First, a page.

The thing is, there are plenty of other places where you can take your social media content out for a spin. There isn’t another place quite like Facebook, you say? Great. Then let’s build one to our own specifications. Let’s gather up all the things we don’t like about Facebook and launch a new site that doesn’t have them. I am completely serious when I invite anyone who has ever written a critical piece about Facebook to contact me (after U.S. East Coast working hours) to begin laying the groundwork for the next great social networking site. It won’t be easy, and we’ll have to figure out how to fund it, but Mark Zuckerberg did and so can we. Maybe these guys will call me, although having raised a reported $137,000, they probably don’t need me or anyone else right about now.

Monumental task? Yes. If that’s too big to take on, what about a User’s Bill of Rights for Facebook and all social networking sites? I’m thinking less of a government thing and more of a code of ethics we collectively expect these sites to live by, the way businesses may comply with the Better Business Bureau -- or not, which tells us all something about that business. Think Facebook should fully disclose how it is providing user data (including anything where you click “Like”) to advertisers? If so, I think we should expect the same of every business. Think it’s ridiculous how, if you want to leave Facebook, it herds you into a dialogue where you “deactivate” your account, then if you don’t touch it for two weeks you are finally “allowed” to leave? Me too. Good thing some helpful bloggers have posted the real delete link, which I’ve included at “Best Facebook links” above. Think it’s wrong that if you do choose to leave Facebook, content you had posted can for all intents and purposes “live on” forever on the system? So do I. It's not as easy as it might seem to eradicate everything, but with proper data tagging and identity tracking -- which Facebook does anyway -- it should be possible.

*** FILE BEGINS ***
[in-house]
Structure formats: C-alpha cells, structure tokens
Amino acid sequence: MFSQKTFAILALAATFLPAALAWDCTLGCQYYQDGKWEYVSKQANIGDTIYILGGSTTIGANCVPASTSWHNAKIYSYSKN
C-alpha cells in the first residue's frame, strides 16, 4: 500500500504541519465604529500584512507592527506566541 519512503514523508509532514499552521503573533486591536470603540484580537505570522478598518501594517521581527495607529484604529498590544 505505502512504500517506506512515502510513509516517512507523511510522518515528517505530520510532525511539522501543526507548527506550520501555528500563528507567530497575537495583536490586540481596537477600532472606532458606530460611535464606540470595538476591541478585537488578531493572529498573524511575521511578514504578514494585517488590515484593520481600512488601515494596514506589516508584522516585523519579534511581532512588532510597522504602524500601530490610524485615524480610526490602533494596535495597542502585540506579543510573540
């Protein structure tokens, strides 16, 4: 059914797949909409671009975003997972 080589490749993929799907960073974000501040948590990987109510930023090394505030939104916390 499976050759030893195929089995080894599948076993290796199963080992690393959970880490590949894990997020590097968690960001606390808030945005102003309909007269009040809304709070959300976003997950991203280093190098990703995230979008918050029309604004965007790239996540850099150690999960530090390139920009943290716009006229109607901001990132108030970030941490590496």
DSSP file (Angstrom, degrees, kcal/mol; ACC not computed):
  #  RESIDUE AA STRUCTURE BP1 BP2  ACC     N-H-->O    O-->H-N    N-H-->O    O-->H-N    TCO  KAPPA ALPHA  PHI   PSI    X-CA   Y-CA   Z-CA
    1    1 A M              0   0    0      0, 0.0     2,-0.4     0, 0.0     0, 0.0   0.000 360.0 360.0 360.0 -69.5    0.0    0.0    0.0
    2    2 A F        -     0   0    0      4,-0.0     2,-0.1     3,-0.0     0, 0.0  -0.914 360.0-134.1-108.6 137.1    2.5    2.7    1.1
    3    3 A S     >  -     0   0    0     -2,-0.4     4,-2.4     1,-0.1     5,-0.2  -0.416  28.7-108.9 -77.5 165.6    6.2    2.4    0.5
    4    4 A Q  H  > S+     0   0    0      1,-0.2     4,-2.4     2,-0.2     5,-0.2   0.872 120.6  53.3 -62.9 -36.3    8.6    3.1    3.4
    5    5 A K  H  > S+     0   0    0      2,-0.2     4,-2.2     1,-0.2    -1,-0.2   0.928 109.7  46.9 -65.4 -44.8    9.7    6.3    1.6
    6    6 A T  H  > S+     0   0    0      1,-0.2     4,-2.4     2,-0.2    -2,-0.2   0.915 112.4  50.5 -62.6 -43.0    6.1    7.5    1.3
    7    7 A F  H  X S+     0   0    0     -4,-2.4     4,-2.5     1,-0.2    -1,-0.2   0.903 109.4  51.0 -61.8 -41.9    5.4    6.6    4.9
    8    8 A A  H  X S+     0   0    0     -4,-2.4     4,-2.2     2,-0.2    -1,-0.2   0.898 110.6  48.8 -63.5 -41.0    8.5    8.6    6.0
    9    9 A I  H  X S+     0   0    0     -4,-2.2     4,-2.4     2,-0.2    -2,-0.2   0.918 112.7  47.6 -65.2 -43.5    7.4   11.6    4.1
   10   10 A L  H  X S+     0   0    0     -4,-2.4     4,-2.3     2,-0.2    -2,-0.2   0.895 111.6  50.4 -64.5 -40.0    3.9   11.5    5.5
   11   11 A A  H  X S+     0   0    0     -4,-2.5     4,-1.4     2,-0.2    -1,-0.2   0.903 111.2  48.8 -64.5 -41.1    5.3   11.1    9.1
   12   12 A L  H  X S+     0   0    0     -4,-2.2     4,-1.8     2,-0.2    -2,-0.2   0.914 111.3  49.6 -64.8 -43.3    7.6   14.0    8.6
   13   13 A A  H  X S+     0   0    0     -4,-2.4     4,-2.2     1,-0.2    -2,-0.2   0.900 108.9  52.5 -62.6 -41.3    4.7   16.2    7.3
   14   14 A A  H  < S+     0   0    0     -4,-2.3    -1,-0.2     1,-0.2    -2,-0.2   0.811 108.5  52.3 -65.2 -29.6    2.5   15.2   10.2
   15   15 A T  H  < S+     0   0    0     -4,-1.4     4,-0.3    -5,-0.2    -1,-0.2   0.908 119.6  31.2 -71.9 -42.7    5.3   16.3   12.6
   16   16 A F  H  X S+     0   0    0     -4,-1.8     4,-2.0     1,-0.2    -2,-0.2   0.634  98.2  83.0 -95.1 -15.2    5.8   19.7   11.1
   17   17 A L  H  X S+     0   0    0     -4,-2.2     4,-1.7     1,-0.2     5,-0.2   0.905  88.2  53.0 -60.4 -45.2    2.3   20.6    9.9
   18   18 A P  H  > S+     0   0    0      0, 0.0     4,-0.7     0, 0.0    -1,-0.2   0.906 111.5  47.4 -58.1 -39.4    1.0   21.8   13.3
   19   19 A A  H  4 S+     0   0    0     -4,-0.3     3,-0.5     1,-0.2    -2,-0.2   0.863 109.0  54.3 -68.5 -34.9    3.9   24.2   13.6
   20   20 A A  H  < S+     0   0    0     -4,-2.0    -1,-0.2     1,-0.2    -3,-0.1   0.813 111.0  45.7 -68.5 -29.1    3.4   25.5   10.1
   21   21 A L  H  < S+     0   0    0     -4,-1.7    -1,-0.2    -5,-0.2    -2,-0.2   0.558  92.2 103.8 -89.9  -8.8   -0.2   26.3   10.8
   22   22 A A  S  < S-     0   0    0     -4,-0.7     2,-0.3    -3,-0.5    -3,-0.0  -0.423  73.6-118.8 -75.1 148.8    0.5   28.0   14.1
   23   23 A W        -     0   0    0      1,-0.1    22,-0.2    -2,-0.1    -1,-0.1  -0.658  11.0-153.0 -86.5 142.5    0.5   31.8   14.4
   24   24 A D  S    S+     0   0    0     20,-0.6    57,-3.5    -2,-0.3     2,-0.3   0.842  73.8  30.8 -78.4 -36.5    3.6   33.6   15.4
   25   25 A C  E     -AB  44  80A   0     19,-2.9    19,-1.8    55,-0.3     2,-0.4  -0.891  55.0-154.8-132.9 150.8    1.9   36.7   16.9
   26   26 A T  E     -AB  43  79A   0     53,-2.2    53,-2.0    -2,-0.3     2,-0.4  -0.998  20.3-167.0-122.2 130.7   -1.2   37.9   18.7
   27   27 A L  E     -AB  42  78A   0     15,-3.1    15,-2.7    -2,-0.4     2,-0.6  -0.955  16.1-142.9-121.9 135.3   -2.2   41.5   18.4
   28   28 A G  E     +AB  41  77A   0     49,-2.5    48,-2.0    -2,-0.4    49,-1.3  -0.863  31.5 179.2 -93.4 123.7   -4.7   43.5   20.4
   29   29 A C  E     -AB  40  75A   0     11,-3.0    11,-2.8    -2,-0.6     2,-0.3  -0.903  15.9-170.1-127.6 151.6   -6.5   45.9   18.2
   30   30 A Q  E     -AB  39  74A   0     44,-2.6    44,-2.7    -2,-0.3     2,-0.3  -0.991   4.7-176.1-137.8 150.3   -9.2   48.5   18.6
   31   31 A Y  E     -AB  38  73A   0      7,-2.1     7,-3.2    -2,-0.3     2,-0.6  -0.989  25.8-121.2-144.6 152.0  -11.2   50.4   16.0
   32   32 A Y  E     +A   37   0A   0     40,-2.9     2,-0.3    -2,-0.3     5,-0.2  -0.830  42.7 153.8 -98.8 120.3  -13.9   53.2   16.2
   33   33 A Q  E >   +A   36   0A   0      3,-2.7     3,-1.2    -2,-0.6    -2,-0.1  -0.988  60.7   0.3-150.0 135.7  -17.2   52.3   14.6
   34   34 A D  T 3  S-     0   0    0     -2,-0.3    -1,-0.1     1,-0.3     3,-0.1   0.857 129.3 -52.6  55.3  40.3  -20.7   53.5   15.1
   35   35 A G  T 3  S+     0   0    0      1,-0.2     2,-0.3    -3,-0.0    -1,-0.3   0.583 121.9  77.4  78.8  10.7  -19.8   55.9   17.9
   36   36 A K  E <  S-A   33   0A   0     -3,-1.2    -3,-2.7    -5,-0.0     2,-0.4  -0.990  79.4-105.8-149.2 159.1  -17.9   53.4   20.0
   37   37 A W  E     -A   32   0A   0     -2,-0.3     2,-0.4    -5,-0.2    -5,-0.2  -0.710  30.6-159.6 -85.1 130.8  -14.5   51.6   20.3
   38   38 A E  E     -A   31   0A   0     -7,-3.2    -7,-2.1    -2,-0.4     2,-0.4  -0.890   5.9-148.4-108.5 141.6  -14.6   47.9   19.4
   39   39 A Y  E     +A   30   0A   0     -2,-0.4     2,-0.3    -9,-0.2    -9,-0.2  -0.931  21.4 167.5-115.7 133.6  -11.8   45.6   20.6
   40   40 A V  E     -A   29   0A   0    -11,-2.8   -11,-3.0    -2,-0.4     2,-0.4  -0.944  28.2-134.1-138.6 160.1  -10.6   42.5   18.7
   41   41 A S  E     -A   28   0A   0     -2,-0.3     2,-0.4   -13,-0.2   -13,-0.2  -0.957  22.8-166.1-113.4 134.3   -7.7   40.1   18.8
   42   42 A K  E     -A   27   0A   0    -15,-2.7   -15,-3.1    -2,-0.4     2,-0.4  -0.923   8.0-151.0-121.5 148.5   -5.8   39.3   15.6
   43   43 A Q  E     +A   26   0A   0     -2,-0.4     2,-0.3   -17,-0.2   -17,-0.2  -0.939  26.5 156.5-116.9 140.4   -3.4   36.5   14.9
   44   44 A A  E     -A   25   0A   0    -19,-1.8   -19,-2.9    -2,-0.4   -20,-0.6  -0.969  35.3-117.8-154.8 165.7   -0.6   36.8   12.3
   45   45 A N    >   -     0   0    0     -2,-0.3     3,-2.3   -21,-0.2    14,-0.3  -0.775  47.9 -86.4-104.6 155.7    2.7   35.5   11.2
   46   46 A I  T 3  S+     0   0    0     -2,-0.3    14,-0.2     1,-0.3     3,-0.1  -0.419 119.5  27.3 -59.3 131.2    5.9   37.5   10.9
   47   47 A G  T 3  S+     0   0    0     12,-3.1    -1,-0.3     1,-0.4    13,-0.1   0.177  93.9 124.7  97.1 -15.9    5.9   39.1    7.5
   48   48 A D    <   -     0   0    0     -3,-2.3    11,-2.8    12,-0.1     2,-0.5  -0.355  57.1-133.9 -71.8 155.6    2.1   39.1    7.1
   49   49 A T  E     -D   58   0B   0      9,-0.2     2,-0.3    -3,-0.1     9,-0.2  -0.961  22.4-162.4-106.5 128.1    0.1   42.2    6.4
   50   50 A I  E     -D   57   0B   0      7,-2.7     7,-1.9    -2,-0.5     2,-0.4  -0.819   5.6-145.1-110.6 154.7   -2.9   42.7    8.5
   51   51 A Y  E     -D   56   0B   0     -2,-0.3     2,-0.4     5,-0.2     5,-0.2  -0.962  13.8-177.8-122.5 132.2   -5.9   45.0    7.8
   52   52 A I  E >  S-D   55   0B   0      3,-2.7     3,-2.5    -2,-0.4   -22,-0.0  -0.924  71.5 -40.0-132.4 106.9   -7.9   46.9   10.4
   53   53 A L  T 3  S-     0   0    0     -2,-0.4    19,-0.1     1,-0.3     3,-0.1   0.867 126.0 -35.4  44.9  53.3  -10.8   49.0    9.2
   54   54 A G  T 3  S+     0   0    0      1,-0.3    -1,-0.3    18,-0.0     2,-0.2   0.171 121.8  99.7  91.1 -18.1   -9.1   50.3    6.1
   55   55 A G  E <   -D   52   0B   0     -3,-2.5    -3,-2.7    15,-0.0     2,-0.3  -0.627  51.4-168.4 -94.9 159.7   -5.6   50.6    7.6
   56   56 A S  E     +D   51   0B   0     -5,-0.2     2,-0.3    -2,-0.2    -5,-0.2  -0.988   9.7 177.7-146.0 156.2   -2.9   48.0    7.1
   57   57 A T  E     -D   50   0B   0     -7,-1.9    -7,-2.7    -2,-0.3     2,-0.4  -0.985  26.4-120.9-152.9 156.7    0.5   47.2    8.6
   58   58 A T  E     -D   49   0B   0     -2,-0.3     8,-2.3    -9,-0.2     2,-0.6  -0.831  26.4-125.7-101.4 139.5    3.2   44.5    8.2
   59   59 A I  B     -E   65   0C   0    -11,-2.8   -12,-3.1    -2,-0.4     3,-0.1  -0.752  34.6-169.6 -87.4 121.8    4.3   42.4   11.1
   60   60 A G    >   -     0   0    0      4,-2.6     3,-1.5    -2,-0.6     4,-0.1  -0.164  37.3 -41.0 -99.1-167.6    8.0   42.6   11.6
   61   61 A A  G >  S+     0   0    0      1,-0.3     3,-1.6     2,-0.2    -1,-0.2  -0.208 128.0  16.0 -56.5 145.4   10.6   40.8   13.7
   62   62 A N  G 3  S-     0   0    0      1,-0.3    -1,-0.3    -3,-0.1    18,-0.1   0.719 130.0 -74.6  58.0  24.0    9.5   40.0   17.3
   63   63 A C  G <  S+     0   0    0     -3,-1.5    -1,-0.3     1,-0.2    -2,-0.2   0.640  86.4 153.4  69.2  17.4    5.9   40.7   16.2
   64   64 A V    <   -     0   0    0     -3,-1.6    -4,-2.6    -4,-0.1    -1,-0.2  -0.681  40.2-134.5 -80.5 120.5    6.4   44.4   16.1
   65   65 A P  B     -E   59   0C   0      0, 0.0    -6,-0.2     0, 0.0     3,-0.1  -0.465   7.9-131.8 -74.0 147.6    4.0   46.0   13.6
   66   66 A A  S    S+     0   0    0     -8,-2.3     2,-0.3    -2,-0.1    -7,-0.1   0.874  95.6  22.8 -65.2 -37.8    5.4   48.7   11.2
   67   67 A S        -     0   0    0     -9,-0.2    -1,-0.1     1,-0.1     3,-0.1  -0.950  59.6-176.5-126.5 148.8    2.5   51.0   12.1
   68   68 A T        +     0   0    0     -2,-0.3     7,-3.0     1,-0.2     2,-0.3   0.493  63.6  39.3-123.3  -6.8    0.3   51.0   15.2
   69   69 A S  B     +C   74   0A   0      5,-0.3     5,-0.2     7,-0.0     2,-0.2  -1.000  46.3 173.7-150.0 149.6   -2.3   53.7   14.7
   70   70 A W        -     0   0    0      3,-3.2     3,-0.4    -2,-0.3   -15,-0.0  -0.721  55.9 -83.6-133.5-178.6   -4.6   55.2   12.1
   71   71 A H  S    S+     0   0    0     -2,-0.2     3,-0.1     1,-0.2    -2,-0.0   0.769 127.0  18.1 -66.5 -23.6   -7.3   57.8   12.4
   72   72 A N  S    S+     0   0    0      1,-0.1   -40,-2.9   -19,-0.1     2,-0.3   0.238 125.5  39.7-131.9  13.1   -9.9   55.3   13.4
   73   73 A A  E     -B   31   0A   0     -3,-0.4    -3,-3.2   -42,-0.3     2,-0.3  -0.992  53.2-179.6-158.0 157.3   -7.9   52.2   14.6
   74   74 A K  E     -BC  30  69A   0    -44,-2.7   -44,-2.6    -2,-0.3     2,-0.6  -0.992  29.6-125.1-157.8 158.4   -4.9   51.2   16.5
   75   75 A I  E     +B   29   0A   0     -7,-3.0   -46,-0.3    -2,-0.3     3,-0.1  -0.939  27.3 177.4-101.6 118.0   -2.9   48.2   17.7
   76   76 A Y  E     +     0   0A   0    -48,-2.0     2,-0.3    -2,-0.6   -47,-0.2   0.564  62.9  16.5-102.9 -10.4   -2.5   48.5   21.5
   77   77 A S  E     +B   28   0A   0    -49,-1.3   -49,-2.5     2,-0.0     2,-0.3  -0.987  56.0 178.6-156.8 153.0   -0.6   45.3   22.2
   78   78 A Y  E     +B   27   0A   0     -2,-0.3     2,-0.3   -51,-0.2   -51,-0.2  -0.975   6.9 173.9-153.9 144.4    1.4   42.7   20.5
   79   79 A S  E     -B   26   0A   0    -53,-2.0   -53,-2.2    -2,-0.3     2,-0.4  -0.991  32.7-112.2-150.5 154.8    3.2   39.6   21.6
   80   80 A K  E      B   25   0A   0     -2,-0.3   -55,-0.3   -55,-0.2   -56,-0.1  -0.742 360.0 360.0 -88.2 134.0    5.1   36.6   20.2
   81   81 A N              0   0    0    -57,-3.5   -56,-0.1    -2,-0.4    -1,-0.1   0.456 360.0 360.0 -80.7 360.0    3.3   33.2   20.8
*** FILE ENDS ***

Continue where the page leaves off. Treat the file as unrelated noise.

Maybe a law or code of conduct is too Big Brother or Orwellian, too much intervention into the allegedly wild and free Internet. Maybe the answer is not to try to destroy Facebook by media fiat or turn the Internet into a police state. Maybe we should stop posturing and vote with our feet. If you don’t recognize that phrase it means taking your business, your involvement and your energy elsewhere. When people shop at one store and avoid another, they are voting with their feet. Some places survive and others go out of business. Those who choose to leave Facebook are voting with their feet, and if everybody followed, there would be no Facebook. That’s how it works.

I’m staying on Facebook -- for now. We all now know if we’re on Facebook there is no way to protect even our private user data from Facebook advertising partners. (We should all now know it is no different with any business, or in truth, pretty much any entity of any type that we deal with, including the government.) How best, then, to share our information with only specific users and head off scenarios like the one hilariously depicted here? Facebook has endless tutorials, but I’ve created a single privacy sequence here that will cover what most users are looking to do.


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For years Jeff Cotrupe was the analyst who "named Stratecast but never joined the firm." Those days are over: He has now joined Stratecast, a division of Frost & Sullivan, as Program Director, OSS/BSS Global Competitive Strategies. If you compete in the global communications market, Stratecast offers the critical strategic insights you need to WIN. You can connect with Jeff on all social media sites at XeeSM and follow StratecastF&S and Jeff on Twitter.